While the problems are multiplying, the solutions are not obvious. We face the centuries-old challenge, alluded to in the title, of who will hold these guardians accountable for their own failures. Thus far, it has not been the independent regulatory bodies. South Africa’s regulator of the auditing industry, the Independent Regulatory Board for Auditors (IRBA), is only now getting around to investigating the ABIL audit, and is woefully understaffed to deal with the number of challenges it currently faces.
In order to be an audit partner, you need to be a registered accountant. The South African Institute of Chartered Accountants (SAICA) has yet to publicly rescind the use of its designation by members implicated in the recent KPMG, ABIL or Steinhoff scandals. Groucho Marx famously said, “I would never belong to a club that would have me as a member”. As a member of SAICA, and given the company that I share, I question why I would want to remain a member. This does not appear to be a solely South African problem. In the UK, it took the Financial Reporting Council, that country’s accounting oversight body, 10 years to review KPMG’s audit of HBOS bank, which failed during the financial crisis. KPMG was found not guilty.
Reinforcing the global angle on audit failure, the Financial Times highlighted a recent report from the International Forum of Independent Audit Regulators indicating that global accounting watchdogs had identified problems at 40% of the audits they inspected in 2017. The most common issue identified by these regulators was a failure among auditors to “assess the reasonableness of assumptions”. The second biggest problem was a failure among auditors to “sufficiently test the accuracy and completeness of data or reports produced by management”.
There is clearly a problem. The issue is how do the users of financial statements resolve it? It will be especially challenging for individual entities to drive the change necessary, given that it is a global problem and outside of regulatory intervention.
The first step we are taking as an organisation is enforcing the mandatory rotation of auditors in the companies in which we invest. While there is already pushback from the companies on this course of action, we think it is the only way to impose some measure of accountability on audit firms. Having a new firm come in and assess the state of reporting and controls with a fresh eye should encourage the incumbent auditor to ensure that its review is up to standard. By allowing a maximum tenure of 10 years, this avoids the additional costs and administrative burden of changing firms too often. However, the common view that the cost of changing audit firms is too burdensome on the companies involved is spurious, considering the cost to investors of fraudulent activity.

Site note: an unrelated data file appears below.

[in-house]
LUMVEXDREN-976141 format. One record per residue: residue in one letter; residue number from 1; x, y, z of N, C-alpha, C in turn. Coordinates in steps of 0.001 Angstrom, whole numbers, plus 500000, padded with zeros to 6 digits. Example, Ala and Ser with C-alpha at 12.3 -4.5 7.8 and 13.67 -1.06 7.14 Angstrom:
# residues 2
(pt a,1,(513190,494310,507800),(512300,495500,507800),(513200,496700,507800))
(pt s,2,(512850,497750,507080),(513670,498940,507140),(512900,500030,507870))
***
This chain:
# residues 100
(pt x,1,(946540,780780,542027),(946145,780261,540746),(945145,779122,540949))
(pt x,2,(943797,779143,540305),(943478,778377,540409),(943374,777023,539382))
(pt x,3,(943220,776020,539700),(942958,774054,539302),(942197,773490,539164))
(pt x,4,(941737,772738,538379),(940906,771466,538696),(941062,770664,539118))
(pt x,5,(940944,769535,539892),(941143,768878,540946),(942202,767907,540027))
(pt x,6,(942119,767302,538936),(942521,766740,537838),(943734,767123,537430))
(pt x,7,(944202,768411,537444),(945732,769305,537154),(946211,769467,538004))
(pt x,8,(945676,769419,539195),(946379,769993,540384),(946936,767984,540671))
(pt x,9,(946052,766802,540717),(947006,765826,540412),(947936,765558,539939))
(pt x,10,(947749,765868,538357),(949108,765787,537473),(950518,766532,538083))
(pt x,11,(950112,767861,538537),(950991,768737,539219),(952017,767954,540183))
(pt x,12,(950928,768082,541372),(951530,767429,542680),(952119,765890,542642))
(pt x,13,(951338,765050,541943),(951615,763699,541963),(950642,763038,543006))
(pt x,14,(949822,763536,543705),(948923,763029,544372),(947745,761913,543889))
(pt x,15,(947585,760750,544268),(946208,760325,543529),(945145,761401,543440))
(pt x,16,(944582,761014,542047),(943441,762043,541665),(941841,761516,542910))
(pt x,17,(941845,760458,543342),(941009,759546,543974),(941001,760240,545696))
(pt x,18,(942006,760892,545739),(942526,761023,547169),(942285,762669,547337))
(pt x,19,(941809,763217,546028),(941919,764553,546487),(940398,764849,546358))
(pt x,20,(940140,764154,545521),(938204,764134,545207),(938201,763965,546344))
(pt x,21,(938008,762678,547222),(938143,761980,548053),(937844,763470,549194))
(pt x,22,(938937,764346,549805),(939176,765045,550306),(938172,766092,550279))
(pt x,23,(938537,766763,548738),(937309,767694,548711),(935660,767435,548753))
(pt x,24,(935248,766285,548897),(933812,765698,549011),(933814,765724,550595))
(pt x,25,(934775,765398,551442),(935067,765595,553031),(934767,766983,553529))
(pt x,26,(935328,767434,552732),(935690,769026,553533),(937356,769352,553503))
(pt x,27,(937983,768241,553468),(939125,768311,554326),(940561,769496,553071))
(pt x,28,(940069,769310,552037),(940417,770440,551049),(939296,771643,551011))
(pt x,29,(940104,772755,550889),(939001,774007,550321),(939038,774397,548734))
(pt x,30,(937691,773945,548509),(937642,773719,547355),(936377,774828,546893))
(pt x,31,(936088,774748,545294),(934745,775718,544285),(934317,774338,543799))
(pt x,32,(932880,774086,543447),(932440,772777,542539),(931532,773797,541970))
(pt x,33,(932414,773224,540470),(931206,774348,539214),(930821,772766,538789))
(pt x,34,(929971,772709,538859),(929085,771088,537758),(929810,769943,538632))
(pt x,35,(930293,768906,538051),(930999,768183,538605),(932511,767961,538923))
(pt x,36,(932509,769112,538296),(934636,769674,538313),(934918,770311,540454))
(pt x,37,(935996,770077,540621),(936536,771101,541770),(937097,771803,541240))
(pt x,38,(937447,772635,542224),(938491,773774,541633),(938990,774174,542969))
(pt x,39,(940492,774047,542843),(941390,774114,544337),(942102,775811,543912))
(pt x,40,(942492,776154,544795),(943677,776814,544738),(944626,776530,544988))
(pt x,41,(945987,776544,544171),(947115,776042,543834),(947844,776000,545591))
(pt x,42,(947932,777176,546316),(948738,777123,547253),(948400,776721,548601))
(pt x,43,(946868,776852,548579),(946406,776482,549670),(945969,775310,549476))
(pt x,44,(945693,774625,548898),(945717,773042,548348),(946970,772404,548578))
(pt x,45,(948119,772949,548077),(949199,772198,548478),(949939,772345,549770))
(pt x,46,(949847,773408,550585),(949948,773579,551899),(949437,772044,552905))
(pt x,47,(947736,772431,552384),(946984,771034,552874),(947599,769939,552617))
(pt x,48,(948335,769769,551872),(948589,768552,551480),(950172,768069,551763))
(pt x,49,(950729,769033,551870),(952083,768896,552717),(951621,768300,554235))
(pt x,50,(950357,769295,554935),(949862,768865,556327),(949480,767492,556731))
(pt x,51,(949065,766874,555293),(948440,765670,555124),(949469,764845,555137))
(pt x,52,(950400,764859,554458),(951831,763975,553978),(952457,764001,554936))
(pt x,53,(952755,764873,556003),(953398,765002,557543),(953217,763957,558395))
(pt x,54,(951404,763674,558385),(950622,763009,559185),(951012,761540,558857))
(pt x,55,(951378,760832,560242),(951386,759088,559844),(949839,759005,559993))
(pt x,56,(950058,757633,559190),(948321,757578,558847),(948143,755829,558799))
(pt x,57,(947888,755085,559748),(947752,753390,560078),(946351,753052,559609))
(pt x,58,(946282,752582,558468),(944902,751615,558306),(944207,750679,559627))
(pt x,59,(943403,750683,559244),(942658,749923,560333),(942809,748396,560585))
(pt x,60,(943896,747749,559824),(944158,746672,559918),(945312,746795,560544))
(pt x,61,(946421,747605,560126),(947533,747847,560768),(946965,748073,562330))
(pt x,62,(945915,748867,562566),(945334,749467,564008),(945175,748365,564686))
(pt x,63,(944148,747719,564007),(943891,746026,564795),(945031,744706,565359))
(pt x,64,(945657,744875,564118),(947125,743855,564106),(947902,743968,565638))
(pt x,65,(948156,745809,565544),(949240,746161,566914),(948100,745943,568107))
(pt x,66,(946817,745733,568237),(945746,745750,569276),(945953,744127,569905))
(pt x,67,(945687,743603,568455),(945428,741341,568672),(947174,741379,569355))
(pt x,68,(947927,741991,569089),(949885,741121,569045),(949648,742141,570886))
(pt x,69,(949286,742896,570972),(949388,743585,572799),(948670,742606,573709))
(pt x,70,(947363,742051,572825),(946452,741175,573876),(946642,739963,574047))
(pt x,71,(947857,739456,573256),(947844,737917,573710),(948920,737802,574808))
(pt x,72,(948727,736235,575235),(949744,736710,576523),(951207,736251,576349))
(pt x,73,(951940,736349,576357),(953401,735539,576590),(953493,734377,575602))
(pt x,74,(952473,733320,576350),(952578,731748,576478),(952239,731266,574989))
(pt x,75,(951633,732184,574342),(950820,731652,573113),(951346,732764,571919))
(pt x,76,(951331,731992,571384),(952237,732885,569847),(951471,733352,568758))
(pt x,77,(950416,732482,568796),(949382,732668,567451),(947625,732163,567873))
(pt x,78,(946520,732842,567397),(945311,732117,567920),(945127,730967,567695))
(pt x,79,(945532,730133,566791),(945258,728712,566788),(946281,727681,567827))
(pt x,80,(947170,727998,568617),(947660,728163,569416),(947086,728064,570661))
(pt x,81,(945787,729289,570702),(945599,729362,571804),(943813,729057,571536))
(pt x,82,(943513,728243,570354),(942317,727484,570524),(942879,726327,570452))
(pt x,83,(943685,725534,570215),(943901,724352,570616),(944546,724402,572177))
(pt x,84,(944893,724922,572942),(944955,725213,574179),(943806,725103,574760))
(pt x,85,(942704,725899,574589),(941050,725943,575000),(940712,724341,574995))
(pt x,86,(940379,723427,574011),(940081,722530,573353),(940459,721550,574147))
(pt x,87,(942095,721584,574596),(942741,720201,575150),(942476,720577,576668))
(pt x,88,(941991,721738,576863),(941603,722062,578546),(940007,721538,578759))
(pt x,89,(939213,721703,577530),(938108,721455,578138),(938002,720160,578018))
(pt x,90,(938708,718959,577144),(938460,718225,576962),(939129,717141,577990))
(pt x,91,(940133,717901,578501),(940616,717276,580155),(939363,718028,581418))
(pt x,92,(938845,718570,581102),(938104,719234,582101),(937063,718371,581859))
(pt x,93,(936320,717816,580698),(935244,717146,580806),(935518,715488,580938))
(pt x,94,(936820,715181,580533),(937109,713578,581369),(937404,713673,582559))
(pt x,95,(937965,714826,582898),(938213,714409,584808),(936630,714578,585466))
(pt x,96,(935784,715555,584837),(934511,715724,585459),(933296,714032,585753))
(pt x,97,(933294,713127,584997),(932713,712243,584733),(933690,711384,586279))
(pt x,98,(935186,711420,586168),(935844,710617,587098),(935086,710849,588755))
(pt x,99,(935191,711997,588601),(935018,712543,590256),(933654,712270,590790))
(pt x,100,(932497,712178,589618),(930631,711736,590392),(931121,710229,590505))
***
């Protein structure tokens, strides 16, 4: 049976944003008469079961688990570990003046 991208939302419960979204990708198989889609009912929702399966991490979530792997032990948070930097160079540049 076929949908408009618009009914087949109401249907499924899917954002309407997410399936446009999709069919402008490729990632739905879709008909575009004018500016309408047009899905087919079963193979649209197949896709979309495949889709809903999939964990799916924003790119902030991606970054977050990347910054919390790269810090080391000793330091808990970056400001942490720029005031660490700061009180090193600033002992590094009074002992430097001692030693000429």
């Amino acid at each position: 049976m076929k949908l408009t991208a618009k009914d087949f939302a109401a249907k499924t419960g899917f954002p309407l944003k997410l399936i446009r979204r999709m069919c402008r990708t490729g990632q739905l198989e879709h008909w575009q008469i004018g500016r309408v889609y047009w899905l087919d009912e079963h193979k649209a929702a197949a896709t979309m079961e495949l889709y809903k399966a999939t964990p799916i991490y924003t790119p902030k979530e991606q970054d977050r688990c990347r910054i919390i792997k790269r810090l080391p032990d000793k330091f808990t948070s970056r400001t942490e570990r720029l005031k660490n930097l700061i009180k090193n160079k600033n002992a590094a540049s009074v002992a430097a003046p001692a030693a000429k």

The other benefit of mandatory audit firm rotation is that it should change behaviour in asserting the link between the users of financial statements and those that prepare them. For too long auditors have behaved as if the company is the client, whereas in fact the client is all stakeholders who use the financial statements. The auditors need to be cognisant that they are appointed by shareholders, not the executive of the company, and should be beholden to provide them with a quality service.
A problem that is evident from pursuing mandatory audit firm rotation is the limited choice available, with the Big Four dominating the sector. The challenge of growing more competition will require more work and thought by shareholders and regulators. There is an element of a circular argument which needs to be solved. Smaller audit firms do not have sufficient skilled resources to complete the audits of large listed companies. However, they are not prepared to hire more resources if they do not have the client base, and there is no guarantee that they will get the clients once they have hired more staff. In addition, it is best for multinational companies to be audited by a single audit firm rather than by a number of smaller firms working within a global network, to reduce the risk of ‘passing the blame’ between audit firms. In order to break this circle, we need to see stakeholders undertake in advance to move audits to a Big Five or Big Six firm, or a regulatory body like the stock exchange or the IRBA force the random selection of a firm from pre-approved auditors.
While some of these options may seem onerous and unfair, we should remember that the entire auditing profession exists due to a regulatory requirement that a company has audited financial statements. Their ability to generate returns is due to a regulatory mandate. To tweak this regulation to ensure better outcomes for stakeholders is not an unfair request.